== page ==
Taiwanese President Tsai in guayabera gifted by Panama's first lady.

U.S. presidents, including Ronald Reagan, George H.W. Bush, and Barack Obama, have worn the shirts as a sign of solidarity when visiting the Cuban community in Miami[15] and when attending Latin American summits.[10] Visiting politicians are sometimes given the shirts by Cuban American or Latin American political leaders.[16][17]

Similar shirts and alternative namesEdit

A variety of similar, lightweight dress shirts exist in other tropical countries. These include:

  • In the Dominican Republic: a similar or identical shirt is called a "chacabana".[18][19]
  • In Guyana: a similar or identical shirt is called a "shirt-jac".[20][21]
  • In Jamaica: the guayabera is called a "bush jacket".[13]
  • In the Philippines: the barong tagalog shirt has some features which are similar to the guayabera: it is long-sleeved, light, traditionally white, and worn without being tucked in. However, it lacks pleats or pockets. It is not traditionally made of linen, but rather of hand-woven, fine, translucent piña or jusi fiber.[6]

ReferencesEdit

  1. ^ Tartakoff, Joseph (2006-09-13). "The guayabera: Traditional tropical shirt finds new customers online". Mas Magazine. Archived from the original on 2008-09-10. 
  2. ^ a b c d e f "The Guayabera: A Shirt's Story". HistoryMiami. Archived from the original on 2016-07-18. Retrieved 2015-04-10. 
  3. ^ "Guayaberas: Fashion Statement for Men". PuertoRico.com. 
  4. ^ a b c d Armario, Christine (30 June 2004). "Guayabera's Origin Remains a Puzzle". Miami Herald. Retrieved 10 April 2015. 
  5. ^ a b Kiddle, Amelia Marie; Munoz, Maria Leonor Olin (2010). Populism in Twentieth Century Mexico: The Presidencies of Lazaro Cardenas and Luis Echeverria. University of Arizona Press. p. 198. ISBN 9780816529186. 
  6. ^ a b Lynch, Annette; Strauss, Mitchell D. (2014-10-30). Ethnic Dress in the United States: A Cultural Encyclopedia. Rowman & Littlefield. ISBN 9780759121508. 
  7. ^ Martinez, David C. (2004). A country of our own: partitioning the Philippines. Bisayâ Books. pp. 244–245. ISBN 9780976061304. 
  8. ^ "Guayabera, The Beloved National Garment". CubaPLUS Magazine. Retrieved 2017-11-07. 
  9. ^ a b Gray, Kevin (2003-05-23). "Cuban Guayaberas Make Mark Abroad". Havana Journal. 
  10. ^ a b c "Cuba y su guayabera, presentes en Cumbre de las Américas" [Cuba and its guayabera, present at the Summit of the Americas] (in Spanish). Escambray. 2012-04-10. Retrieved 2017-01-16.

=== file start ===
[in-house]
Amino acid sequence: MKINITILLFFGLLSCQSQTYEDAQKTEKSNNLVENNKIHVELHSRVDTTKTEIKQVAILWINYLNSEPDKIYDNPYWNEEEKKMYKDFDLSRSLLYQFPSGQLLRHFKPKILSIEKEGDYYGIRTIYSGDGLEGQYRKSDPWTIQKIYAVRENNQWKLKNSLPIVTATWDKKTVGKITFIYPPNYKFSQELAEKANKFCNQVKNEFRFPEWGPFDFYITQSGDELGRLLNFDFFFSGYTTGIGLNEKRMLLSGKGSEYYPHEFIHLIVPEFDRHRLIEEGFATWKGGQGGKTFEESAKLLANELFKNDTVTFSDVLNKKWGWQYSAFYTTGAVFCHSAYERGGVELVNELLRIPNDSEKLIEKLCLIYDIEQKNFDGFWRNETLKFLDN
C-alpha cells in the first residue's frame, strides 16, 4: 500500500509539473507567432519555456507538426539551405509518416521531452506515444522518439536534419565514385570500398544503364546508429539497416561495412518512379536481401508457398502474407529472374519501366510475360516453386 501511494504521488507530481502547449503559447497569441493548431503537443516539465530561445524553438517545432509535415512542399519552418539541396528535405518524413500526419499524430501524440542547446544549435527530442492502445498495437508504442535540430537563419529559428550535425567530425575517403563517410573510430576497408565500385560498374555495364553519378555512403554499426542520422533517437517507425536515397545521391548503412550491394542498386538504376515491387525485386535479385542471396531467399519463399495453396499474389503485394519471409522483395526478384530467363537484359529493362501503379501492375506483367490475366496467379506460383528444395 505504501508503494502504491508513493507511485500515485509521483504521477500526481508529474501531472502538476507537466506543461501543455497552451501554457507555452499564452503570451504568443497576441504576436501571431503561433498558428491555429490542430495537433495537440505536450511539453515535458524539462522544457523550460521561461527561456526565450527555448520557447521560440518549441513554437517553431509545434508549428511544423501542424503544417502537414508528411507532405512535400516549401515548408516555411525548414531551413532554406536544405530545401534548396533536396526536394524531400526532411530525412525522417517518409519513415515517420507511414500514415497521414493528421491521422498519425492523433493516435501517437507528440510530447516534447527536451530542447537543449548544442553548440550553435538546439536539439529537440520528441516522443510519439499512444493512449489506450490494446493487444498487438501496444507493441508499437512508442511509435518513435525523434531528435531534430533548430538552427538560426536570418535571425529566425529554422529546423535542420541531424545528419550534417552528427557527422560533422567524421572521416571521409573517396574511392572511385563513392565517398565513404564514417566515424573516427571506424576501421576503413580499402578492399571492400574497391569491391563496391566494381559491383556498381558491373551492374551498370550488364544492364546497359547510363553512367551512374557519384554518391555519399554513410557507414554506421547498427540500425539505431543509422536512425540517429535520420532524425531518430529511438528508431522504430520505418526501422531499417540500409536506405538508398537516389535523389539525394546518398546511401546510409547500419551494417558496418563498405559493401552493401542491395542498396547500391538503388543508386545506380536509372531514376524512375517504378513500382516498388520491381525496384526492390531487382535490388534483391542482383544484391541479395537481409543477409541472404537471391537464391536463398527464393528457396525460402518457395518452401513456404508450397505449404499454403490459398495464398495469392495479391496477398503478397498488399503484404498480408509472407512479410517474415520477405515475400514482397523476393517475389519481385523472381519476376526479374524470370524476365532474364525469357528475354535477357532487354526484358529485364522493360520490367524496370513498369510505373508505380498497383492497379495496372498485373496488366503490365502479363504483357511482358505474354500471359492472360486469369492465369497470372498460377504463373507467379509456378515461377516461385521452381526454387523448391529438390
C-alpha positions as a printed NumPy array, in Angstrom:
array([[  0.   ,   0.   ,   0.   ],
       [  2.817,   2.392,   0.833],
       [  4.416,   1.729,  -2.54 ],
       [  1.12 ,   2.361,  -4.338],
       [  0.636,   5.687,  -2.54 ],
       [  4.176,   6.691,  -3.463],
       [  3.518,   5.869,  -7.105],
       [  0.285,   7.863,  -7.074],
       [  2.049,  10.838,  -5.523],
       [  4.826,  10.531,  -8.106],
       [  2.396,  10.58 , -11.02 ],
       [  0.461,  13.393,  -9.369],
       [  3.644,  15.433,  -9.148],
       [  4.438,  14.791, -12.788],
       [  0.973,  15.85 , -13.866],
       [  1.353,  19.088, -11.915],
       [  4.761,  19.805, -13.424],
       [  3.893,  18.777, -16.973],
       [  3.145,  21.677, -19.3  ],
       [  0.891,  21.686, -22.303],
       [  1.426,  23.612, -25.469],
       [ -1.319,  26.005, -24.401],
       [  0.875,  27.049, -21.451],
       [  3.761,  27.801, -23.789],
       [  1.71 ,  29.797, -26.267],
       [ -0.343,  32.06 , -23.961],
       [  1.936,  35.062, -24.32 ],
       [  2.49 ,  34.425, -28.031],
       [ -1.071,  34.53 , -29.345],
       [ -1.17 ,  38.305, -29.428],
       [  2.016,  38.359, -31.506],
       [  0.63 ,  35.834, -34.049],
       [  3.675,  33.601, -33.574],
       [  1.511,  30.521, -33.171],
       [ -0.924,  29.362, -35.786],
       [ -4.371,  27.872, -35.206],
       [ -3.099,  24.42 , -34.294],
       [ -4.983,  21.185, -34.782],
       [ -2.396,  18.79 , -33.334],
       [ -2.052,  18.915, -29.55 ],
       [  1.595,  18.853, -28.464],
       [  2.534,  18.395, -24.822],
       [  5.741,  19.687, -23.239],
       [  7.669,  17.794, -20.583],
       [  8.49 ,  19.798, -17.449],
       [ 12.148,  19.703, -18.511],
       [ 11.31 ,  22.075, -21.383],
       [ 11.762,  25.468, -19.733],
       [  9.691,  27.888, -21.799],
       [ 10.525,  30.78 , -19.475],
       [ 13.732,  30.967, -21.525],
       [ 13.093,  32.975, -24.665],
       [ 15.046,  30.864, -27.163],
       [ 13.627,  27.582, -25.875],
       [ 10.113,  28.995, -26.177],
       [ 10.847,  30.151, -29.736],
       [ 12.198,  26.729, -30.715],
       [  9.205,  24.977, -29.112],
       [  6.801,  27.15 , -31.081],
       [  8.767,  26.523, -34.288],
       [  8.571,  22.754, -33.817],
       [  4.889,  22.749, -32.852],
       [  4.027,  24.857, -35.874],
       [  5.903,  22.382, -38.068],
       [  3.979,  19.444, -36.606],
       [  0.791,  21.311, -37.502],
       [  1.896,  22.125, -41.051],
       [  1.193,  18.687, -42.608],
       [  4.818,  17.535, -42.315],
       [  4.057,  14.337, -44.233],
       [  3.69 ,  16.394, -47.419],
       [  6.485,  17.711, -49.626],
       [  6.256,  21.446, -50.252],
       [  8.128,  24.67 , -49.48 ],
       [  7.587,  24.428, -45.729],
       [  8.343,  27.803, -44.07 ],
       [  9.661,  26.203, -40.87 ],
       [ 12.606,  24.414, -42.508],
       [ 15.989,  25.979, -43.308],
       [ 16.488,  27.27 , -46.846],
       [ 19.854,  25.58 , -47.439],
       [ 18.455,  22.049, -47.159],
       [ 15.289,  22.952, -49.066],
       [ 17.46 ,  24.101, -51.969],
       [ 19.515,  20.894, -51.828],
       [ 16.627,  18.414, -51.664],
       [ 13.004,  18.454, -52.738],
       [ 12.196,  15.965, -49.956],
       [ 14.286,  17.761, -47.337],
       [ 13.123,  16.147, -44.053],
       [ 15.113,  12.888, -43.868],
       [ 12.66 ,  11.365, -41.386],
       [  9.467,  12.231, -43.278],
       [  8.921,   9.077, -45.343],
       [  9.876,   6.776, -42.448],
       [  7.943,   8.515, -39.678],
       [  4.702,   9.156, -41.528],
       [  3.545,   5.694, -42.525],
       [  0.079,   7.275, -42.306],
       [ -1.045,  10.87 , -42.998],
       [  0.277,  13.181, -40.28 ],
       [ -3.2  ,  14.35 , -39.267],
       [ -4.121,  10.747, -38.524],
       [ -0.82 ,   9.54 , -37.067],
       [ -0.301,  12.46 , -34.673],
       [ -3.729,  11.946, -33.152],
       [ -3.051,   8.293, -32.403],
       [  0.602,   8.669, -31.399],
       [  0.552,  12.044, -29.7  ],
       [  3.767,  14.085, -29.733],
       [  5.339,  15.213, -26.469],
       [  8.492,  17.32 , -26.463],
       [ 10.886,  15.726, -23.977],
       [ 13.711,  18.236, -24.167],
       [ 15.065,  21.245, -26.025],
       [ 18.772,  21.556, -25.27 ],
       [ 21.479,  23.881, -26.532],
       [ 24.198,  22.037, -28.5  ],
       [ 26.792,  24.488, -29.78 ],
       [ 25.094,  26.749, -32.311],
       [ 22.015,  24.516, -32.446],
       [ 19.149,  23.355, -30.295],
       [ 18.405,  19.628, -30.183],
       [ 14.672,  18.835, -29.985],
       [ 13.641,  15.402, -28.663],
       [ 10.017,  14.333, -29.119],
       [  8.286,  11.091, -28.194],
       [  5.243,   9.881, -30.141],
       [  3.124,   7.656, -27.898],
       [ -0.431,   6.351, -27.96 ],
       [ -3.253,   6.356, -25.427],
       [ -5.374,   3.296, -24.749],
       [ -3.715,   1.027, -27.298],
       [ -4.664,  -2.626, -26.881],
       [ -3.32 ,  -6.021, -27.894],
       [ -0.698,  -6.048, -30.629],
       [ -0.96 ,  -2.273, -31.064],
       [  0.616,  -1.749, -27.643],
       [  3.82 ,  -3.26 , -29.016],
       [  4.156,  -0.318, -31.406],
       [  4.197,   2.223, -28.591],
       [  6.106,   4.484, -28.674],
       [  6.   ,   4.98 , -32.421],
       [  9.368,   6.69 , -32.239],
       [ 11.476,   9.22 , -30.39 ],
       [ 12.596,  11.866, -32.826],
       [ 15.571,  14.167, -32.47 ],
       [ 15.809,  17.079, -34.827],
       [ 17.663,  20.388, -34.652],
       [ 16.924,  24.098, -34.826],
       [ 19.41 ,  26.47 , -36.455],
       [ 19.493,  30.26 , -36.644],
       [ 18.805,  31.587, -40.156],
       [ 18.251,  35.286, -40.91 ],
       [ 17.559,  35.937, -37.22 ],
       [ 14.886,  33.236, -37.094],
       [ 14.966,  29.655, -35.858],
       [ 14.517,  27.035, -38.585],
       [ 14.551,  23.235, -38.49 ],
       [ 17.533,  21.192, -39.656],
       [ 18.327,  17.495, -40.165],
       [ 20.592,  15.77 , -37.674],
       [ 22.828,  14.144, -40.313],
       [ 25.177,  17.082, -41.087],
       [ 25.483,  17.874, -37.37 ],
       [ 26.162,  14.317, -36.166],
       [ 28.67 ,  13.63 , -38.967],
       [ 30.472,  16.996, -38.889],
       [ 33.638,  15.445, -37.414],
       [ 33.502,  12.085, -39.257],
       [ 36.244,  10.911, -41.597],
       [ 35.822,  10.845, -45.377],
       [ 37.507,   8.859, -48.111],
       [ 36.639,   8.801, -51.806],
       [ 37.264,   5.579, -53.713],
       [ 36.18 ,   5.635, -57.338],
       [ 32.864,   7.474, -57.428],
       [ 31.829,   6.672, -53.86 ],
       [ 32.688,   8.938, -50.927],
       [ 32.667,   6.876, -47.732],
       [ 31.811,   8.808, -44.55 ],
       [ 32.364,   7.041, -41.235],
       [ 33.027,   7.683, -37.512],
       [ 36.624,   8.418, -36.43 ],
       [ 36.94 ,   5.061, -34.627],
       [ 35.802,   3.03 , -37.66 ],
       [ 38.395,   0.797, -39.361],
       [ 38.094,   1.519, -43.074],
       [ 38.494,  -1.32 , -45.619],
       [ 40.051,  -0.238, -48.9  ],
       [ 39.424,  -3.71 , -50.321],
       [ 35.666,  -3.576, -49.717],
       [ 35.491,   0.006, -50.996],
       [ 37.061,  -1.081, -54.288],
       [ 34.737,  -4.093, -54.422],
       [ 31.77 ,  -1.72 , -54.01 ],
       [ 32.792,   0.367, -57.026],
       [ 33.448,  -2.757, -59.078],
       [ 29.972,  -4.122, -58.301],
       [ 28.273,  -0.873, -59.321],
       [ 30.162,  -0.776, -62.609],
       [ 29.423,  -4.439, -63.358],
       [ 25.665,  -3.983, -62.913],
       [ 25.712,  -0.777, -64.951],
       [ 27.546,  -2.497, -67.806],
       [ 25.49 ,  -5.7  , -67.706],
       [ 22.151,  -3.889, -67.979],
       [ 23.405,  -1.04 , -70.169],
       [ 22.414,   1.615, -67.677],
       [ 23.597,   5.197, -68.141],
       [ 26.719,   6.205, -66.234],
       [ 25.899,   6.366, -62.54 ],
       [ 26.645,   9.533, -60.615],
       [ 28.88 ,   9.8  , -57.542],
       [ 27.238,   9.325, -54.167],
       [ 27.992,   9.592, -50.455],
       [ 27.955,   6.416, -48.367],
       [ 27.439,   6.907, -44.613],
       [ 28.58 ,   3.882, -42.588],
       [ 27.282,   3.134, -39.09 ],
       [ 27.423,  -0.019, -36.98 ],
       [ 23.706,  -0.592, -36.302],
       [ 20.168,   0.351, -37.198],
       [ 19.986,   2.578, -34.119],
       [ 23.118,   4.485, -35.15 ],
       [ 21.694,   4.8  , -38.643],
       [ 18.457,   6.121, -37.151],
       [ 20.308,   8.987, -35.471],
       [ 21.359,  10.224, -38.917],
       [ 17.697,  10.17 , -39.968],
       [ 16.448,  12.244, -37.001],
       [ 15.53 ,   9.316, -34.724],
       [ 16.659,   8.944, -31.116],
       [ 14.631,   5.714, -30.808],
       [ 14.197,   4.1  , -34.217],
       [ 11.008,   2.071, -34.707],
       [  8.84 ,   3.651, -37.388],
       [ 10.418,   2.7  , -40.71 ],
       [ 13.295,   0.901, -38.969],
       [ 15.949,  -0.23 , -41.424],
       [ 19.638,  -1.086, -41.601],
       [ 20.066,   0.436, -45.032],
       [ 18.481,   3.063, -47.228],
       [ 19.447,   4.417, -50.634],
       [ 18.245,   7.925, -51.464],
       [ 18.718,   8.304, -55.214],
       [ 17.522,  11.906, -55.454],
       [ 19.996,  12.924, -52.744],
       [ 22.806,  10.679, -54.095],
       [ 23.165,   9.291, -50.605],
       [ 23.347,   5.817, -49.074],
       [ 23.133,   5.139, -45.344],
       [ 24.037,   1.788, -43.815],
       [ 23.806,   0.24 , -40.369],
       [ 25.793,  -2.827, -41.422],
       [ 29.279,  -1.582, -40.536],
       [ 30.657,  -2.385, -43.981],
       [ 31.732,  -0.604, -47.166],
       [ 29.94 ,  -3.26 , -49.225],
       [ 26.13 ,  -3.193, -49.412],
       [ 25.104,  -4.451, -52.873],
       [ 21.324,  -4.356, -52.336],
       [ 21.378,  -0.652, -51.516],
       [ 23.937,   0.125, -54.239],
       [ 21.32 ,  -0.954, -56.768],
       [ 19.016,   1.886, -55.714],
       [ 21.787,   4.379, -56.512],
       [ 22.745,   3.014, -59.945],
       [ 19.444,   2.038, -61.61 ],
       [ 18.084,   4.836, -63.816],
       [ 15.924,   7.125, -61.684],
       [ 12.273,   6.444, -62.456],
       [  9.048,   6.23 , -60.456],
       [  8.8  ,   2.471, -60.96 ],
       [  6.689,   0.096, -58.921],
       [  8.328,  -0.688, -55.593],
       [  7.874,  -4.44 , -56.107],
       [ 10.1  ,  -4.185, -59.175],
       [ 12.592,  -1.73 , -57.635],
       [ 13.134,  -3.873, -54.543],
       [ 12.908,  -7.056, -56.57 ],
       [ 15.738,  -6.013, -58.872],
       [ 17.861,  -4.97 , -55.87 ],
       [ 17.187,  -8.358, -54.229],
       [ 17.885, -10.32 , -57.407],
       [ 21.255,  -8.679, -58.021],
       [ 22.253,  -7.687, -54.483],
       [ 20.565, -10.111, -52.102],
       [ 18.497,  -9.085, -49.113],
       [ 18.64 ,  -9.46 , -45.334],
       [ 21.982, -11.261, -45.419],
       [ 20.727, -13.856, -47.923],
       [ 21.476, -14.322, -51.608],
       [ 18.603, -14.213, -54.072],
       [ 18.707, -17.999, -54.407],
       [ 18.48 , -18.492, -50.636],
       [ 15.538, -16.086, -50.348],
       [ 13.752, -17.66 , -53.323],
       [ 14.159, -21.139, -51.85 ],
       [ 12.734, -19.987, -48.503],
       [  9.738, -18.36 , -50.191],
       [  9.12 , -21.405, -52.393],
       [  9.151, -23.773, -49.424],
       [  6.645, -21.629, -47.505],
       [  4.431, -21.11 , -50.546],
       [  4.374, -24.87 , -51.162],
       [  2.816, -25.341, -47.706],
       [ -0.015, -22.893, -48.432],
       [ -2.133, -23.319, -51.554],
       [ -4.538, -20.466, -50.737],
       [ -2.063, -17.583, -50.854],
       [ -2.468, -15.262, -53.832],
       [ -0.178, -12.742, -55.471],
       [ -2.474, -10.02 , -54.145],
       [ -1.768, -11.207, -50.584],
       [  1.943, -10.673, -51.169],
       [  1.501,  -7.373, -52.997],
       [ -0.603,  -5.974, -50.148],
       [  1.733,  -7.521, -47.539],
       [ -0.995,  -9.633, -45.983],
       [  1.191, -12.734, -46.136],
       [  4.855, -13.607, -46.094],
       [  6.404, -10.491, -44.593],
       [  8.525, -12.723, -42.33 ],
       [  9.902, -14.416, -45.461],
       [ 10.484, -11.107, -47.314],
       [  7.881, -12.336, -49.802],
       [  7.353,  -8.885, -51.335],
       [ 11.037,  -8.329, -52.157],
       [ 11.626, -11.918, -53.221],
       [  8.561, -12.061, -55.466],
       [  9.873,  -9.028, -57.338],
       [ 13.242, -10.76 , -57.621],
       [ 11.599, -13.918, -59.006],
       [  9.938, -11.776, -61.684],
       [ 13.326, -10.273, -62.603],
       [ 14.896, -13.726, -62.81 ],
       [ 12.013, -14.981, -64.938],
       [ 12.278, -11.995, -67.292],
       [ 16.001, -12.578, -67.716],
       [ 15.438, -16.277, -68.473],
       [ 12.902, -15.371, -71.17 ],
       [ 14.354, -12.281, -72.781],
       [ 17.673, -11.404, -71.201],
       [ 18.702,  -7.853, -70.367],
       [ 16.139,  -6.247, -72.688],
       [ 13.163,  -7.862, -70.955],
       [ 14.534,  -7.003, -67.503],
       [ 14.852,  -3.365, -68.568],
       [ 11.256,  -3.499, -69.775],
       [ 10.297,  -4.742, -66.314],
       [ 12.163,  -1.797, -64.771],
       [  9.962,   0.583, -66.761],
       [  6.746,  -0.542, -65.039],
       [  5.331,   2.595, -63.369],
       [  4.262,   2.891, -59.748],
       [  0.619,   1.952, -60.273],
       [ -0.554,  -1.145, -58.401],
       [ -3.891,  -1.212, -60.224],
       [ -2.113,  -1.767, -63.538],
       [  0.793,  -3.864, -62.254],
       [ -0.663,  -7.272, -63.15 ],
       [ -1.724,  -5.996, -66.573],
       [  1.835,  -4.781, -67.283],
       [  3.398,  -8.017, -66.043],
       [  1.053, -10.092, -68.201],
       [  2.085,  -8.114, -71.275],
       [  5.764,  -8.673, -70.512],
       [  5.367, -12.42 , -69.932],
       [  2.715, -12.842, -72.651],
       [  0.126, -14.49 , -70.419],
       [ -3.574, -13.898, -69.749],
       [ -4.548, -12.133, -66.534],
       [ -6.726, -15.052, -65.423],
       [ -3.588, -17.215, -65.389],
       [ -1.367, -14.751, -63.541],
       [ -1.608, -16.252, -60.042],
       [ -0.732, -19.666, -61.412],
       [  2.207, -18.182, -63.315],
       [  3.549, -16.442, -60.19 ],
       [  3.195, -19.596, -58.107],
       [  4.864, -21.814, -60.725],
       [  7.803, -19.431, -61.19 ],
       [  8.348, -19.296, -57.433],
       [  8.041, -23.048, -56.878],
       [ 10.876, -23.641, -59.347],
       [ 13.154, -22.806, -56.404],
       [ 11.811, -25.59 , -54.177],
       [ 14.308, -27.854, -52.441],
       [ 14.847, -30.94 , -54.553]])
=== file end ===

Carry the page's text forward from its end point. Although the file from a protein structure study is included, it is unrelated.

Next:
11. ^ a b Root, Regina A. (2005-06-04). Latin American Fashion Reader. Bloomsbury Academic. ISBN 9781859738931. Retrieved 2015-04-10. 
  12. ^ "Guayabera shirt now official Cuban formal dress code". BBC News. 2010-10-07. Retrieved 2012-04-09. 
  13. ^ a b Ulysse, Gina A. (2007). Downtown Ladies: Informal Commercial Importers, a Haitian Anthropologist and Self-Making in Jamaica. University of Chicago Press. p. 77. ISBN 9780226841212. 
  14. ^ Waters, Anita M. (2017-09-08). Race, Class, and Political Symbols: Rastafari and Reggae in Jamaican Politics. Routledge. p. 194. ISBN 9781351495066. 
  15. ^ "Best Place to Buy a Shirt and Chat with a Legend (2002): La Casa de las Guayaberas". Miami New Times. Retrieved 2015-04-10. 
  16. ^ "After debate, Trump visits with the Hispanics who seem to like him most". Miami Herald. 2016-09-27. Retrieved 2016-09-27. 
  17. ^ "President Tsai attends panama canal cermony / 巴拿馬運河竣工 蔡出席見證拚外交 - PTS Good Morning Taiwan". 公視新聞網 (in Chinese). 2016-06-28. Retrieved 2017-11-06. 
  18. ^ Deive, Carlos Esteban (2002). Diccionario de dominicanismos (in Spanish). Editora Manati'. p. 104. ISBN 9789993439073. 
  19. ^ Moran, Patrick R. (2001). Teaching Culture: Perspectives in Practice. Heinle & Heinle. p. 104. ISBN 9780838466766. 
  20. ^ "Summit". Stabroek News. 2010-02-28. Retrieved 2017-11-07. 
  21. ^ Allsopp, Richard; Allsopp, Jeannette (2003). Dictionary of Caribbean English Usage. University of the West Indies Press. ISBN 9789766401450. 

External linksEdit